Loooks like you had a great time…I can’t live without sweet tea!! Sorry you got sick but glad you are feeling better. I was sick on our anniversary too….really the pitts!!We would love to see you guys so plan a trip to N.A. sometimes!!!!

  2. dwight says:

    Wow,what a great time we had! Philly is a lot of fun! Seeing your mom and daddy, Danny,Cheryl and Jess was a great start. Sitting down in Danny’s Man-cave and solving all the world/s problems was a blast! Loved the drive to Philly! The scenery was beautiful. New opon road and my beautiful wife at my side. Dwight

  3. Ron says:

    Okay, first of all I laughed so hard when I saw your first photo of Philly and the site of that pile of rubble….

    “This pile of rubble was our welcome to Philly!”

    HAHAHAHAHAHAHHAA! Gee, I wonder if that’s any indication of this city – yup!


    Oh, how wonderful to see all these great photos of Philly! Yes, that’s City Hall and William Penn atop. And can you believe I have no idea WHY there’s a clothes pin sitting there?! I need to find that out.

    OMG, your room at the Palomar looked faaaabulous! In fact, up until the time you recently stayed there, I have never been inside the hotel. It was so beautiful!

    Don’t you just LOVE the Reading Terminal Market? It use to be an actual train station when I was a kid, until they converted it into a market place. The Amish food there is my favorite. It’s always fresh and yummy! And they’re such lovely people.

    “I am usually nervous when I meet someone for the first time but having read his blog for the last 8 or 9 months, I felt like I already knew him. I think we could have talked for hours and hours and hours more.”

    Meeting you was like meeting a good friend, who I’ve known FOREVER!

    Yeah, you’re right….we could have talked for hours and hours.

    Next time!

    Thanks for sharing your trip, dear friend.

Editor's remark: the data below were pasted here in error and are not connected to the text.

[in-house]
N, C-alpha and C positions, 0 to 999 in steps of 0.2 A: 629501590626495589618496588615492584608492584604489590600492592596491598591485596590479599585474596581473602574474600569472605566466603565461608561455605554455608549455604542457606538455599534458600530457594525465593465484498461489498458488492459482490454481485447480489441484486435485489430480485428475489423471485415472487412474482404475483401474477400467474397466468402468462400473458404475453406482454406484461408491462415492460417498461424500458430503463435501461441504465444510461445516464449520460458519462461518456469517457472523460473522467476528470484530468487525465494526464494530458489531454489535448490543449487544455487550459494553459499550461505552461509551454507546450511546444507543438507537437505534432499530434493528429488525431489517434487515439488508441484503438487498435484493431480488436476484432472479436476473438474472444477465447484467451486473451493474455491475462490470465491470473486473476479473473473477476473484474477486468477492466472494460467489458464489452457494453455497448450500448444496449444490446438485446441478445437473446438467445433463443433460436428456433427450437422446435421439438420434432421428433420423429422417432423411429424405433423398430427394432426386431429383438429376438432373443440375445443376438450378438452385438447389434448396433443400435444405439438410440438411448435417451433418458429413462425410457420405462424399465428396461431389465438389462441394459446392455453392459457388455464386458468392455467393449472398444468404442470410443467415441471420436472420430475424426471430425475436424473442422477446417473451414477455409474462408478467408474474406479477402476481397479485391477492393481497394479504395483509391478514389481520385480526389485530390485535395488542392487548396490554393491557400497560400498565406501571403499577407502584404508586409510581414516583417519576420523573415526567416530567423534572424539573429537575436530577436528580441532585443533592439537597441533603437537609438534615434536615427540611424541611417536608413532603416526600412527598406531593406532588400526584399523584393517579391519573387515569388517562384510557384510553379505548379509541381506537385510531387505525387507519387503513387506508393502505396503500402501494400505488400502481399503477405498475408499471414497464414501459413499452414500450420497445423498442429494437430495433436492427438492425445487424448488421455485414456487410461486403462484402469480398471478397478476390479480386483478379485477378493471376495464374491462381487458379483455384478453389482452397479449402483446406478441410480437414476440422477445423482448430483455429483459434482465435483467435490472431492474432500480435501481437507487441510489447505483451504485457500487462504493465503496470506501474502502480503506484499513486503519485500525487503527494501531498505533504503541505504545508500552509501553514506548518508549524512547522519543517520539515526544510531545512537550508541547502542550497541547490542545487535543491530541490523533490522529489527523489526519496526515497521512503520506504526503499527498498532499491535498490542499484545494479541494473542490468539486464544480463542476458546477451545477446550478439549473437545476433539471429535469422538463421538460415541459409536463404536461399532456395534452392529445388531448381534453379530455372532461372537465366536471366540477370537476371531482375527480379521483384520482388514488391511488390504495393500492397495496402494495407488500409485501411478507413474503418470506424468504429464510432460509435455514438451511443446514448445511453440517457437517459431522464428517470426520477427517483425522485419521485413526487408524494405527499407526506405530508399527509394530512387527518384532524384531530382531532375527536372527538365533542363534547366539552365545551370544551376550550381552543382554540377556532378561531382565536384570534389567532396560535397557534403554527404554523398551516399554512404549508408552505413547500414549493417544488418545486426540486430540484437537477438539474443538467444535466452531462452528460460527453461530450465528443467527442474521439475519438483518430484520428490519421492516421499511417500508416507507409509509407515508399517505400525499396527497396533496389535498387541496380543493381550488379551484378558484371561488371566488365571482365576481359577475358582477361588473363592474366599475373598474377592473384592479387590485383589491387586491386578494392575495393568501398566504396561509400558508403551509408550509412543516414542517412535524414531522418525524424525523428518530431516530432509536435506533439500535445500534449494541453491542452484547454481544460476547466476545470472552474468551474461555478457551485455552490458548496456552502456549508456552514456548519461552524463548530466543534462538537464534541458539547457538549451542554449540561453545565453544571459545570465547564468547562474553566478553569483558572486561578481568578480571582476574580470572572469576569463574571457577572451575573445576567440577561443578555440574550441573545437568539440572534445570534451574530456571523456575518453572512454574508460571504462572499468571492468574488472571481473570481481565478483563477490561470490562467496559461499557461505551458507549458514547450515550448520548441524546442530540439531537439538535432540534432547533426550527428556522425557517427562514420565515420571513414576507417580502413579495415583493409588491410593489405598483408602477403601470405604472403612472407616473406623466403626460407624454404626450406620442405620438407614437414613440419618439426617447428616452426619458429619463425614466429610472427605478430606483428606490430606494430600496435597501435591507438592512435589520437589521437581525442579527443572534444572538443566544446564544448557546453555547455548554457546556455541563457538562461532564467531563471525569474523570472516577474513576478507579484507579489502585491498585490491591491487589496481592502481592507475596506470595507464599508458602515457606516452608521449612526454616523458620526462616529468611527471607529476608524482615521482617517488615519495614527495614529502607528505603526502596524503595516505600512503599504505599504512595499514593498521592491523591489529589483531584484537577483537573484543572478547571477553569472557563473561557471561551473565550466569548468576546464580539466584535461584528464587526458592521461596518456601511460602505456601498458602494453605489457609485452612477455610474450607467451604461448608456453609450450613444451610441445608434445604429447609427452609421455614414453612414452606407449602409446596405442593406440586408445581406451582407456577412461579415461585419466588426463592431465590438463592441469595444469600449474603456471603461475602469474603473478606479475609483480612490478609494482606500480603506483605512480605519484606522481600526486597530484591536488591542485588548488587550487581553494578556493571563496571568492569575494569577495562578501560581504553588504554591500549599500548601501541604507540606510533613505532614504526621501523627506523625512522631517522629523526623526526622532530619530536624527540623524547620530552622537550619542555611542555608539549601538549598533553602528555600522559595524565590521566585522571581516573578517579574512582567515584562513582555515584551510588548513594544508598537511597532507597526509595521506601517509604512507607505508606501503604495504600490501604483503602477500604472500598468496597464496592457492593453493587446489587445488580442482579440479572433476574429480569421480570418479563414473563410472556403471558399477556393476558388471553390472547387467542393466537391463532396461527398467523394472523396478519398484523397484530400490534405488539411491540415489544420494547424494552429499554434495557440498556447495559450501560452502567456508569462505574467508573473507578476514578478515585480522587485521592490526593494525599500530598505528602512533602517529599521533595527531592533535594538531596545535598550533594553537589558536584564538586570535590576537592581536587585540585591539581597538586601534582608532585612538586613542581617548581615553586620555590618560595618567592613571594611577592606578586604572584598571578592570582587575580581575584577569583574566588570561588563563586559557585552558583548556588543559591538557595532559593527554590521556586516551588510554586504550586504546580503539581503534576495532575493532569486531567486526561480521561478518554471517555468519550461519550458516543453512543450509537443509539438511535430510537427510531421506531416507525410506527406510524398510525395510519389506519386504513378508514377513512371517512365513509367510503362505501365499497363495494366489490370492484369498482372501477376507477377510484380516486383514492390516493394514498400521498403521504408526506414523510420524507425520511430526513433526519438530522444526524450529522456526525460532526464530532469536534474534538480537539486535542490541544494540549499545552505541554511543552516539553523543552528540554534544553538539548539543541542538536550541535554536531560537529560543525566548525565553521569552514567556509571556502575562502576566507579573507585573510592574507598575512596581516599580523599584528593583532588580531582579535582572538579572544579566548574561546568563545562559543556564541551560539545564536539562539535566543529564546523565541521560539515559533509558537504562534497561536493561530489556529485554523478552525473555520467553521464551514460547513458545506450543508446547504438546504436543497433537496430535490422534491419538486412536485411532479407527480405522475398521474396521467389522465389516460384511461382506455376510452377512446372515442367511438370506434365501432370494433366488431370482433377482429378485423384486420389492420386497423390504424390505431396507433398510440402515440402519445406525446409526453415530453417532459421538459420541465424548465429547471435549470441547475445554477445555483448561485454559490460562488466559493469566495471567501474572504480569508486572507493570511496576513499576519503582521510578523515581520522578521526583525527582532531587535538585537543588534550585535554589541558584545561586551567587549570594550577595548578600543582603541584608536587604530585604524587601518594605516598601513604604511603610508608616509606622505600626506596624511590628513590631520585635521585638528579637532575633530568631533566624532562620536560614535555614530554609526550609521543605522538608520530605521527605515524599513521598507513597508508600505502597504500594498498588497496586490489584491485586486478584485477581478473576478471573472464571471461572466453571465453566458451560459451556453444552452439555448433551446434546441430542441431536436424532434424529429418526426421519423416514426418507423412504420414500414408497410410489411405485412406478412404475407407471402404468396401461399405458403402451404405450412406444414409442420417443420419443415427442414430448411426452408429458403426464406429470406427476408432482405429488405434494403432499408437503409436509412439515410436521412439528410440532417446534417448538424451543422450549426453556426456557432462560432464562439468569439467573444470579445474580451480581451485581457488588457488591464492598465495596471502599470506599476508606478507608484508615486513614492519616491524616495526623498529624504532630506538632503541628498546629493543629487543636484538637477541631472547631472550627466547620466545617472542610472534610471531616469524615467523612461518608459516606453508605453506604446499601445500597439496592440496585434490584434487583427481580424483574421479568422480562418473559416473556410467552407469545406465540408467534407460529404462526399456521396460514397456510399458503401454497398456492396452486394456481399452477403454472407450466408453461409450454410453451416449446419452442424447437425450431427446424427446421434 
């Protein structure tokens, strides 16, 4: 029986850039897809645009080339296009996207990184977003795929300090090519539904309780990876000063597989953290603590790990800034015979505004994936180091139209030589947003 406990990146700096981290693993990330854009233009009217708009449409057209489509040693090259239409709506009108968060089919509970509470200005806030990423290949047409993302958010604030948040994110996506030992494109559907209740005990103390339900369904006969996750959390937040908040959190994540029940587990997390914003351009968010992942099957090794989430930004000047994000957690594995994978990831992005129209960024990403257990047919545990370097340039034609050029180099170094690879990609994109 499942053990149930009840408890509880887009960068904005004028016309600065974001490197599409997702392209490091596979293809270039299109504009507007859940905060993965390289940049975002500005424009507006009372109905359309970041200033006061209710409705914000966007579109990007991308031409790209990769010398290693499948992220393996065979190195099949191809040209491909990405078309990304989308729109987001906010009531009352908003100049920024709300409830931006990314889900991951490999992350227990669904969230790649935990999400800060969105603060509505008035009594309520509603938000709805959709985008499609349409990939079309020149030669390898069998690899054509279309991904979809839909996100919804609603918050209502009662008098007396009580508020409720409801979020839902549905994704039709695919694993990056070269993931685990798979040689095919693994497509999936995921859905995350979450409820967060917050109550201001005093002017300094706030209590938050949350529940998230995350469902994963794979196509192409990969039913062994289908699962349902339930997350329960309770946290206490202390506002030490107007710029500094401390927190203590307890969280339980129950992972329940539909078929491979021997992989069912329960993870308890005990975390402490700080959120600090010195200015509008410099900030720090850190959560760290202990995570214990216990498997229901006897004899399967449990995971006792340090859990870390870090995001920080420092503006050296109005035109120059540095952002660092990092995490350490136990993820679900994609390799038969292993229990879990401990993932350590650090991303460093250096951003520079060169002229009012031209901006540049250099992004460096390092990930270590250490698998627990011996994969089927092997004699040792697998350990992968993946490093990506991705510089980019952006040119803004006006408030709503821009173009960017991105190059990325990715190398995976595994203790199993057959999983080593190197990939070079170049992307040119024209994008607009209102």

Have a wonderful weekend!

    X to you and hubby!

    • pegbur7 says:

      See? I told you that rubble pile was HUGE! Seriously! What was that about?

      If you find out what the meaning of the clothes pin is, please let me know! And I WILL be back. Maybe sooner than you think!

      Hope you have a wonderful weekend too!

  4. NikNik says:

    Looks like yall had a blast! Maybe the pin is a play on PENN?

    • NikNik says:

      Common items including soup cans, cardboard boxes, comic strips and newspapers were honored as worthy subjects by Andy Warhol and Robert Rauschenberg who wanted to call attention to mundane objects in our everyday life that were “seen but not looked at”.

      As part of this group, Claes Oldenburg tried to stun viewers into a new visual awareness with unfamiliar versions of familiar objects. He never just presents his objects; he always reinterprets them.n Strongly influenced by the writings of Sigmund Freud, Oldenburg underwent an intense period of self-analysis which helped him to shape his approach to his art. In 1965 Oldenburg began a series of drawings of proposed “colossal monuments” for New York. Each drawing represented a common object recreated in an enormous size located in a public setting. Other monuments were designed for sites in London and Yale University, New Haven, Connecticut. He is best known for his large-scale sculptures which he focused on after 1976.

      His first permanent monument in America, “Clothespin”, made of Cor-ten and stainless steel, was installed in 1976 at Centre Square Plaza, 15th and Market Streets in Philadelphia. The structure is composed of two enormous shapes rising 45 feet tall which are held together by a tension spring. It has been suggested that the shape of the spring is a stylized “76”, but the structure of the clothespin obscures the “7” from view at any angle. Some also interpret the upright posture as an ironic mimic of the tower of City Hall which rises behind it, but any resemblance is superficial at best. Nevertheless, it is an imposing authoritative piece of public art designed to challenge the viewer by presenting a familiar object out of context, redesigned in an unexpected material and position. It is typical of Oldenburg in its union of fantasy and technology and its inventive form. By making the clothespin large when it should be small, a paradox is established which confuses our usual and expected associations. Oldenburg forces us, as viewers, to reassess our daily lives, gain insight into our values and to find humor all around us. His message is that art does not always have to deal with profound messages or expressions; sometimes it is just for fun.

  5. Jimmy says:

    Now I am wondering about the clothespin too, you sure took some great pictures and it appears you both had a blast.

    I suppose Ron is going to have to tell us about the clothes pin now 🙂